- Has been around longer than Tirzepatide, so more is known about its safety/efficacy.
- Is also approved to lower CVD risk.
- May be covered by more insurance plans because it isn’t as new as Tirzepatide.
- Slightly less expensive than Tirzepatide when paying out-of-pocket.
Which medication has fewer side effects?
Mounjaro (Tirzepatide) side effects
The most commonly reported side effects of tirzepatide (mounjaro) include:
- Decreased appetite
- Stomach (abdominal) pain
More rarely, tirzepatide might lead to more serious health problems including:
- Thyroid carcinomas (tumors)
- Low blood sugar (hypoglycemia)
- Kidney problems
- Severe stomach problems
- Allergic reactions
- Changes in vision
- Gallbladder problems
Ozempic (Semaglutide) side effects
Common side effects that can occur when taking Ozempic include:
- Gastrointestinal symptoms like upset stomach (nausea and vomiting), stomach pain, loss of appetite, heartburn, burping, gas, and bloating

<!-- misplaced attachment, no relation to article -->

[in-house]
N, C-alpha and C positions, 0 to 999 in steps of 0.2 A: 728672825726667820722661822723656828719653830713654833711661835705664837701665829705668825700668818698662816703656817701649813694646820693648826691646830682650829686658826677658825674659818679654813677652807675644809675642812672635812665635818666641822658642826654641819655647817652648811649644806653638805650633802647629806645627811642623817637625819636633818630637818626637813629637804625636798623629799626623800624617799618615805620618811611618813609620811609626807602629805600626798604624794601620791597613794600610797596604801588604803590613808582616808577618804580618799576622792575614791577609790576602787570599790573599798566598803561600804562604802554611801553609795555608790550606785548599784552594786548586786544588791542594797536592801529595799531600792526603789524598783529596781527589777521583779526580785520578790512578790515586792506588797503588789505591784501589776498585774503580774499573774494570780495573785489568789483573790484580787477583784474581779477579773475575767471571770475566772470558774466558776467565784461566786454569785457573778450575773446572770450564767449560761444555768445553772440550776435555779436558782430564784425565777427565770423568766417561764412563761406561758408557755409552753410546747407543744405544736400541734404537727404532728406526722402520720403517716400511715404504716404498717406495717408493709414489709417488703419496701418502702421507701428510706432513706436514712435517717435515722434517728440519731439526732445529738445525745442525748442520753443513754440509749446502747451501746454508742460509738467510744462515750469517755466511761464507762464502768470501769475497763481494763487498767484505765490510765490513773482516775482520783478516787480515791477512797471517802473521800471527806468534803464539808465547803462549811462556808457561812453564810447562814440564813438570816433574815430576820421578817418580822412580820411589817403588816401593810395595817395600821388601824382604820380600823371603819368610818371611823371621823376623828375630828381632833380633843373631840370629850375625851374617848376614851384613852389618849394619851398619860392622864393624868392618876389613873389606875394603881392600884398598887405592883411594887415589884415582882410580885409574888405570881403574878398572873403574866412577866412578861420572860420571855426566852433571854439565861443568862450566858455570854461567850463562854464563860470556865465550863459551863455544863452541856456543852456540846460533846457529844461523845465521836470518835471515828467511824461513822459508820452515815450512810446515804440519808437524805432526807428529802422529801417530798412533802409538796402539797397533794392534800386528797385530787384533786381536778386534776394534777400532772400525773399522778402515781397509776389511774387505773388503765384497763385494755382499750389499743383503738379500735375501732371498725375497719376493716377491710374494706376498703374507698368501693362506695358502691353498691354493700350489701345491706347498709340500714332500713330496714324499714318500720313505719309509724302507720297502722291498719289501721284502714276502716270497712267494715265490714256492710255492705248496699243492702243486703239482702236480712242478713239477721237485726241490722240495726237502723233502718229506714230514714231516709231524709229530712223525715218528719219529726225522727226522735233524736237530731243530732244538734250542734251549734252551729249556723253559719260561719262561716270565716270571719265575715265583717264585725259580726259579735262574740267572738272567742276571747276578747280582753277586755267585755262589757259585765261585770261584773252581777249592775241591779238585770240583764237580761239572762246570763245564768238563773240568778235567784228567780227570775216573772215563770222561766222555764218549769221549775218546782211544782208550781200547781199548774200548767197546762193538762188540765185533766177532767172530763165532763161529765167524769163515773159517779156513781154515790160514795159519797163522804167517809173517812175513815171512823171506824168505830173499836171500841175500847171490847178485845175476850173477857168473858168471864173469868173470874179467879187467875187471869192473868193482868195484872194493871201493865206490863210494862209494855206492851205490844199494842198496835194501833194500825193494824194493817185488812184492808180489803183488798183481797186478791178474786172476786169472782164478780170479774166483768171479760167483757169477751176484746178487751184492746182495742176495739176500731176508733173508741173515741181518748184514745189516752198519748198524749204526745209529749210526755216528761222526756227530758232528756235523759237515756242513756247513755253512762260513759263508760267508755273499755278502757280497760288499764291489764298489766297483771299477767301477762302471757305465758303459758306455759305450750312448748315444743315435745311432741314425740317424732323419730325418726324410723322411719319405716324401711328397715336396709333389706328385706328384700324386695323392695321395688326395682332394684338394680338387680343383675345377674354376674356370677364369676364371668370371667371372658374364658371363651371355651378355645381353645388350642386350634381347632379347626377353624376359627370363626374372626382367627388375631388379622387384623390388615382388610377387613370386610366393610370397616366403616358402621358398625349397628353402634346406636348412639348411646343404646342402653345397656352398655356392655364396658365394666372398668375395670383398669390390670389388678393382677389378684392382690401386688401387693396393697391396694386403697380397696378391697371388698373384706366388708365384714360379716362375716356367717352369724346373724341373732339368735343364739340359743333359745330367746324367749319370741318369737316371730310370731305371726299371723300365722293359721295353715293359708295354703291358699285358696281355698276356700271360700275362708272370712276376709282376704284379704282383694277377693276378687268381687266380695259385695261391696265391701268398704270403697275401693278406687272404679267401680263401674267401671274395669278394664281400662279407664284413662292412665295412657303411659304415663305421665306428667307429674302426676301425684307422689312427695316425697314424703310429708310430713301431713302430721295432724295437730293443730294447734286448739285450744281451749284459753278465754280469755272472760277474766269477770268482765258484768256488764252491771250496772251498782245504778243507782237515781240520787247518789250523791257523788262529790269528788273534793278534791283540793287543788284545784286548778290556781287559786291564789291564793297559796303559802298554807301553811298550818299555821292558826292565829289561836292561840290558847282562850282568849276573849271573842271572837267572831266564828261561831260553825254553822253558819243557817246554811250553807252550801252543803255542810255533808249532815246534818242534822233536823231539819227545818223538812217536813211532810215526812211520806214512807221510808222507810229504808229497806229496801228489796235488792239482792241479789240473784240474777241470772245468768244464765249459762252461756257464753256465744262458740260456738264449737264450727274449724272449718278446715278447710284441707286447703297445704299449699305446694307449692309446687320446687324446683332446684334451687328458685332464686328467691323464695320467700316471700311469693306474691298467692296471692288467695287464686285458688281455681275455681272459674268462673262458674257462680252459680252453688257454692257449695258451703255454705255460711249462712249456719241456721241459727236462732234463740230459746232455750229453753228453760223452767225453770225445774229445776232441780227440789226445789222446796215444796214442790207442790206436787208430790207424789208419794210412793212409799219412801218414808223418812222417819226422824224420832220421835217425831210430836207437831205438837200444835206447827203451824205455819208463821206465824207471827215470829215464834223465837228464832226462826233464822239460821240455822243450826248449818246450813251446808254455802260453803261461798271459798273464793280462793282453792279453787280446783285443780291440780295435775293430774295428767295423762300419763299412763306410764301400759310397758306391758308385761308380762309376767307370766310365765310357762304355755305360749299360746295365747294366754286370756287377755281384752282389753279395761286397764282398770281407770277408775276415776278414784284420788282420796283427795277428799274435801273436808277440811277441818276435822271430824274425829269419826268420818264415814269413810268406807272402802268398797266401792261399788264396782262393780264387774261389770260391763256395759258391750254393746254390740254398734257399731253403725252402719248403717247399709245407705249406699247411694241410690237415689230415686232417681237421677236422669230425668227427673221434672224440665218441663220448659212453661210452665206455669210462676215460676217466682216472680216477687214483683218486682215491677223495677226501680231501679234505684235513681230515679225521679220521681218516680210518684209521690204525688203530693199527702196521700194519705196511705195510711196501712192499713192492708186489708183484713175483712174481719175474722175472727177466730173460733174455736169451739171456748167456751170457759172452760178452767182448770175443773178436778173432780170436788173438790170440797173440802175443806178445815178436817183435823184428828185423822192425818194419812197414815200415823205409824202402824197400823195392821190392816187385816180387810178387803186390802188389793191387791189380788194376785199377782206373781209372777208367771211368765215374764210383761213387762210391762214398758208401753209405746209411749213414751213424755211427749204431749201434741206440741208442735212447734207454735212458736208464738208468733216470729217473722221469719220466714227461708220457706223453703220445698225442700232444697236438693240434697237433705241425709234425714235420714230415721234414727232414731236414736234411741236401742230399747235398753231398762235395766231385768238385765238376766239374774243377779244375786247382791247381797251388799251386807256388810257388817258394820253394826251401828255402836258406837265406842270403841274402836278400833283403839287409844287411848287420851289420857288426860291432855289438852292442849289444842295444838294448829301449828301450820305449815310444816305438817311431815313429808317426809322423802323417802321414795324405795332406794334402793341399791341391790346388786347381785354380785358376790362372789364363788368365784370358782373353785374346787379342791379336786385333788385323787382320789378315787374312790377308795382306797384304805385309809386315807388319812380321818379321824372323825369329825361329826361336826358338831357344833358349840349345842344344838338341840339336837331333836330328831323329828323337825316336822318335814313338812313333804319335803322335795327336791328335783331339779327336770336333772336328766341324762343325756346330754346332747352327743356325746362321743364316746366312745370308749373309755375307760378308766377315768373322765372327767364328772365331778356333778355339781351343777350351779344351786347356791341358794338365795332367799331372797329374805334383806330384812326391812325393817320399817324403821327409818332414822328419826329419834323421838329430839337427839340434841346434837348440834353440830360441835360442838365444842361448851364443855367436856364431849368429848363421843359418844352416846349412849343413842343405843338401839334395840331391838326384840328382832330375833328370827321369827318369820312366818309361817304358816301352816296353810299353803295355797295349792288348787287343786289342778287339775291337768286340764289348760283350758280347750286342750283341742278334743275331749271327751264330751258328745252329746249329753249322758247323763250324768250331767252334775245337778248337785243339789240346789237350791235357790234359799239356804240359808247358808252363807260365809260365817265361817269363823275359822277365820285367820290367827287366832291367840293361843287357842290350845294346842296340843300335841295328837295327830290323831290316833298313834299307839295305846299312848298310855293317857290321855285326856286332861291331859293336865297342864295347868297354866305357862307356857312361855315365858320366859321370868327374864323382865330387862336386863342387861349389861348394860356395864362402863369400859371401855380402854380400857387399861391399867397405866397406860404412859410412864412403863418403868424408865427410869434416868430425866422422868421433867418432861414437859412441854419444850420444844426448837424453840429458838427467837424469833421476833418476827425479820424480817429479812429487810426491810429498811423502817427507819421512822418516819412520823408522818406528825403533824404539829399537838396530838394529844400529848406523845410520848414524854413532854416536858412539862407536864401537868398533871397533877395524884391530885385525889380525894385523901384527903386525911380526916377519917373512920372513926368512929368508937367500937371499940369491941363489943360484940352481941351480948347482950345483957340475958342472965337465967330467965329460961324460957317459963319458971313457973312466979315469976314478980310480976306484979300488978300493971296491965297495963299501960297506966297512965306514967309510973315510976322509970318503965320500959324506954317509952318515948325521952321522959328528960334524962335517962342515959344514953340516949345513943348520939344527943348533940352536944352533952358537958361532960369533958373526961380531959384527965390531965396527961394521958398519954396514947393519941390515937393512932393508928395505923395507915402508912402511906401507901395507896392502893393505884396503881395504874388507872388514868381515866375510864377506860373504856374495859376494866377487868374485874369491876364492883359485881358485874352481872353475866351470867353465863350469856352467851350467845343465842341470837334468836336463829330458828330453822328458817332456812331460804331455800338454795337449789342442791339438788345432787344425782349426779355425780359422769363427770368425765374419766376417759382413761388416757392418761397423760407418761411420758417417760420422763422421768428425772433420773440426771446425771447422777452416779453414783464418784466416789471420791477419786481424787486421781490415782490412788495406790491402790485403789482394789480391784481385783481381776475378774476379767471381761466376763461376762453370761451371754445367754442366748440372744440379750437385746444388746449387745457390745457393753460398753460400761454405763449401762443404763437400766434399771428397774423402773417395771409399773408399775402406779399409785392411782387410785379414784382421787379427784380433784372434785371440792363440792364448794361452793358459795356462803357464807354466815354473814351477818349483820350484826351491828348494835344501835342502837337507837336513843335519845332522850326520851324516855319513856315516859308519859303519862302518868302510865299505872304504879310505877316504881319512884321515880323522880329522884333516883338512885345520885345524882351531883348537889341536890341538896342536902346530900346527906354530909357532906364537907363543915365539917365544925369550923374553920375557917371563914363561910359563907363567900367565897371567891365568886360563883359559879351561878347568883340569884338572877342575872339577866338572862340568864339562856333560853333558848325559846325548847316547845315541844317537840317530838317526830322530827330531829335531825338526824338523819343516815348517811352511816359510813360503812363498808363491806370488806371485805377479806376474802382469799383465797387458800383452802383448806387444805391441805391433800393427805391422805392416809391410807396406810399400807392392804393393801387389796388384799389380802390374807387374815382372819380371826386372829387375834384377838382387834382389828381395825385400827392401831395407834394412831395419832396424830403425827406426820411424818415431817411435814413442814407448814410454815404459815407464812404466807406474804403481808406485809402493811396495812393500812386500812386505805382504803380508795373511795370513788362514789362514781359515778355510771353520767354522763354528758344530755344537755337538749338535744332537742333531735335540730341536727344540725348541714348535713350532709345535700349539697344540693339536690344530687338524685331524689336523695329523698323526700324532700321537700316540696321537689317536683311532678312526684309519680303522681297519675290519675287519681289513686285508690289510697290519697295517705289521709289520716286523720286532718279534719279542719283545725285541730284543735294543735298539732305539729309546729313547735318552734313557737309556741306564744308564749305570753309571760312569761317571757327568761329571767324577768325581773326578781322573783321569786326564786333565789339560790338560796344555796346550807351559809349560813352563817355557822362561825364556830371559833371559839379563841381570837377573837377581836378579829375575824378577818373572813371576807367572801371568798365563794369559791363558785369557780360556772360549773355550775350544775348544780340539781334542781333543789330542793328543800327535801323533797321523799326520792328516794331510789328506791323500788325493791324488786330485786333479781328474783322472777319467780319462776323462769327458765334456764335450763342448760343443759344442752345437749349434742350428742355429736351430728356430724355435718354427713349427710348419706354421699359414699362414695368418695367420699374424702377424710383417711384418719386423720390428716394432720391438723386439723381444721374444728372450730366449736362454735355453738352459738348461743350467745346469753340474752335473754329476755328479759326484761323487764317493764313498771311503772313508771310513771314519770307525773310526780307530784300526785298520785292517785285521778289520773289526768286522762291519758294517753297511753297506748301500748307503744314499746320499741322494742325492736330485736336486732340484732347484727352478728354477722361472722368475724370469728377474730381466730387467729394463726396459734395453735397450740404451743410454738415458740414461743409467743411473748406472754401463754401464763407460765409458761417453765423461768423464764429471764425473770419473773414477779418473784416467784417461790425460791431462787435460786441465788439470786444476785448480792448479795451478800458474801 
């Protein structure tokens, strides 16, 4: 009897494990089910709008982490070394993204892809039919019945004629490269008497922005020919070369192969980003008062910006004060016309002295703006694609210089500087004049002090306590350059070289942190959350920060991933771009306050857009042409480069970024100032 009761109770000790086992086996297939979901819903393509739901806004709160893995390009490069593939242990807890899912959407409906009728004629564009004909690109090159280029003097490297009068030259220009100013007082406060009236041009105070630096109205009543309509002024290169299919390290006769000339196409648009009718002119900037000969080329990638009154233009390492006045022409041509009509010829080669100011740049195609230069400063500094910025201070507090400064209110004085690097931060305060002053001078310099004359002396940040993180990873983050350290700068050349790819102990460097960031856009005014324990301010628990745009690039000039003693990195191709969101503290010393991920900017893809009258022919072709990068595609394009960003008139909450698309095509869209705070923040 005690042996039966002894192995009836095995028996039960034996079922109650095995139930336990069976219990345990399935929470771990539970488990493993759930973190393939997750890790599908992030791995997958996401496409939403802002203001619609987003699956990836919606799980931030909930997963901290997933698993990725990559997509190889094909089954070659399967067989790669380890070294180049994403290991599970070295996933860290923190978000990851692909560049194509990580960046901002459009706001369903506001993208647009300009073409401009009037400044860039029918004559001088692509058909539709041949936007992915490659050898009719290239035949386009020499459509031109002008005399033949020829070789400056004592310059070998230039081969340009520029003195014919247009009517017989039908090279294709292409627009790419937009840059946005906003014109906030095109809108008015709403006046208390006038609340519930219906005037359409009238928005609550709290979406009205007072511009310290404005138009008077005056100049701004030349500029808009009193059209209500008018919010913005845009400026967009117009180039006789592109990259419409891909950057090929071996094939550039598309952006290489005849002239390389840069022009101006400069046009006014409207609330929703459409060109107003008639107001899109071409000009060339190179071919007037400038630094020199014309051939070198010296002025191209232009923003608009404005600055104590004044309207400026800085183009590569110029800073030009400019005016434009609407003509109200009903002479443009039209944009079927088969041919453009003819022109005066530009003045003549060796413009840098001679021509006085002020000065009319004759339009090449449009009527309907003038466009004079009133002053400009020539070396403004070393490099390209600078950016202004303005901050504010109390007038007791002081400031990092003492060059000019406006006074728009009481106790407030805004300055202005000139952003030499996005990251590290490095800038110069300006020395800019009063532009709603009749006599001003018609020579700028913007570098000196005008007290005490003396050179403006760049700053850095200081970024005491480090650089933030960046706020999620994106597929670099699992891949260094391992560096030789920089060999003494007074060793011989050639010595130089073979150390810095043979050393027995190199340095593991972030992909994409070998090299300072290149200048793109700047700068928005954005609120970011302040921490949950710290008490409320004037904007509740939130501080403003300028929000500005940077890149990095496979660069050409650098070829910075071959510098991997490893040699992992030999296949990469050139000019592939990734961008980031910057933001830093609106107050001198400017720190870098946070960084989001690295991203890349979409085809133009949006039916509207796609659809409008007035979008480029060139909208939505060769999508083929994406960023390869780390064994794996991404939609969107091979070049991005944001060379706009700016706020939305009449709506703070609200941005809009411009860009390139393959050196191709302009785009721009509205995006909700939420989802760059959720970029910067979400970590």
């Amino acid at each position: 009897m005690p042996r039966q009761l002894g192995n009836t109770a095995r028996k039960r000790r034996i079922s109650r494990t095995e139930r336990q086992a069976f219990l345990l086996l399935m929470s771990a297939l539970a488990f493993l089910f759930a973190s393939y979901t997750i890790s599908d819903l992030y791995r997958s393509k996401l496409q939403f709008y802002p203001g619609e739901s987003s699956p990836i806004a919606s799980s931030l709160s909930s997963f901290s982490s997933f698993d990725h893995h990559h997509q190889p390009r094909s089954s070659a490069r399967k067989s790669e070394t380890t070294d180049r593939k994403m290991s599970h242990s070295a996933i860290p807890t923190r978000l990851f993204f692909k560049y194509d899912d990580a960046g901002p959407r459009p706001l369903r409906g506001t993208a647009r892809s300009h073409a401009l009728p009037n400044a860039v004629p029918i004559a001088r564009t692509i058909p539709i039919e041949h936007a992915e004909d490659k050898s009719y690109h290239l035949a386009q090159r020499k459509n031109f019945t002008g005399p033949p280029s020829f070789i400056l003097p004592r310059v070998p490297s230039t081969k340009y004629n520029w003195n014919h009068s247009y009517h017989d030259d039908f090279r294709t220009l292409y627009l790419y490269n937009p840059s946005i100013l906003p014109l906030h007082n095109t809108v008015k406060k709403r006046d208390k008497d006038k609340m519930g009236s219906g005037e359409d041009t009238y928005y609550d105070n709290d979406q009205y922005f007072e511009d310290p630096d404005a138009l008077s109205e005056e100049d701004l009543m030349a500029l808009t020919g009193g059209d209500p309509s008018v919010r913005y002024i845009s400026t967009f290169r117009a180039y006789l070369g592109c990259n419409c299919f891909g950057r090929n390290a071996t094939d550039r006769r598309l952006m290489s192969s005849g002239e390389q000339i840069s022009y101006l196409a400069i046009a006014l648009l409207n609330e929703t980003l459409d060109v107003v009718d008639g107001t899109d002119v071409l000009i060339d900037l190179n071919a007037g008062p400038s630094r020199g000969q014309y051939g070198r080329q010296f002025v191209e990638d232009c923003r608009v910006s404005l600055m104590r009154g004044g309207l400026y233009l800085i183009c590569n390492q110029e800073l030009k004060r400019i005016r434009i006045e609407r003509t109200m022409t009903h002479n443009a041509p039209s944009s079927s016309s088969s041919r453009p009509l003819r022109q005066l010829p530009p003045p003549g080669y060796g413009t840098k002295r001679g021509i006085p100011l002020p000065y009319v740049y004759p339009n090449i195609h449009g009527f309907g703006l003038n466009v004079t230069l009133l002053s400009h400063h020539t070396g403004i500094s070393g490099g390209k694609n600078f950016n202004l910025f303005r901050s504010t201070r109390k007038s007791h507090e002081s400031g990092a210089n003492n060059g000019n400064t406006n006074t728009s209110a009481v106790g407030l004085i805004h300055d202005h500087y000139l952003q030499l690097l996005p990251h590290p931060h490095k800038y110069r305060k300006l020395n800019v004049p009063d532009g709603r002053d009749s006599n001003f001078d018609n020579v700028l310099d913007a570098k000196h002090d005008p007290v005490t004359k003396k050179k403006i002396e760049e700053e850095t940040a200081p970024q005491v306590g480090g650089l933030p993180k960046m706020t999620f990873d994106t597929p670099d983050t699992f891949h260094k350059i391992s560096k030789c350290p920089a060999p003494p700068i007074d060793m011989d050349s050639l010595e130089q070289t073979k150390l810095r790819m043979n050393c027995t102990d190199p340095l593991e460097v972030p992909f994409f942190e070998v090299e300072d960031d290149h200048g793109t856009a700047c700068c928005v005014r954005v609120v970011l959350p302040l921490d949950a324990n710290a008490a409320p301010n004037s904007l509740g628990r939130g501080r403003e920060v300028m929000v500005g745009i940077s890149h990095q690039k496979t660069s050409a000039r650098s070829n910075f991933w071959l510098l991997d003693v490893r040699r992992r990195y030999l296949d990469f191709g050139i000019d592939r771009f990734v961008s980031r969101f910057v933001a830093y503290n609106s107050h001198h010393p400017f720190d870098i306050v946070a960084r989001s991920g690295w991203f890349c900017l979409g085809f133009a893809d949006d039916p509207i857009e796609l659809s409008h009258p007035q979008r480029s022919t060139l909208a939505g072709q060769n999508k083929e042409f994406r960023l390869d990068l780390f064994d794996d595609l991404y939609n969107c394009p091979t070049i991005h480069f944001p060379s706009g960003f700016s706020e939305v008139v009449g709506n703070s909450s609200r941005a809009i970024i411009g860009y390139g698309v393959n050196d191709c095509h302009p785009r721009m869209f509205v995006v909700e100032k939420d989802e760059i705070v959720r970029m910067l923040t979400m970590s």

- Diarrhea or constipation
- Injection site pain
Like Tirzepatide, Ozempic comes with a risk of more serious health problems, including thyroid tumors, pancreatitis, kidney problems, and gallbladder problems.
Ozempic vs Mounjaro: Which one is cheaper?
According to GoodRx, here are the out-of-pocket estimates for both medications. (Keep in mind that your actual cost could vary depending on your insurance and/or prescription drug coverage.)
- Ozempic cost: One prefilled pen containing 2 milligrams of Ozempic (one month supply at 0.5 milligrams or one week supply at the max dose of 2 milligrams): around $900.
- Mounjaro cost: A carton of four pens containing 2.5 milligrams each (one month’s supply at the lowest dose): around $1000
Can you take Mounjaro and Ozempic together?
You shouldn’t take Mounjaro (Tirzepatide) and Ozempic (Semaglutide) together. Taking them together could result in more severe side effects and could increase your risk of rare complications.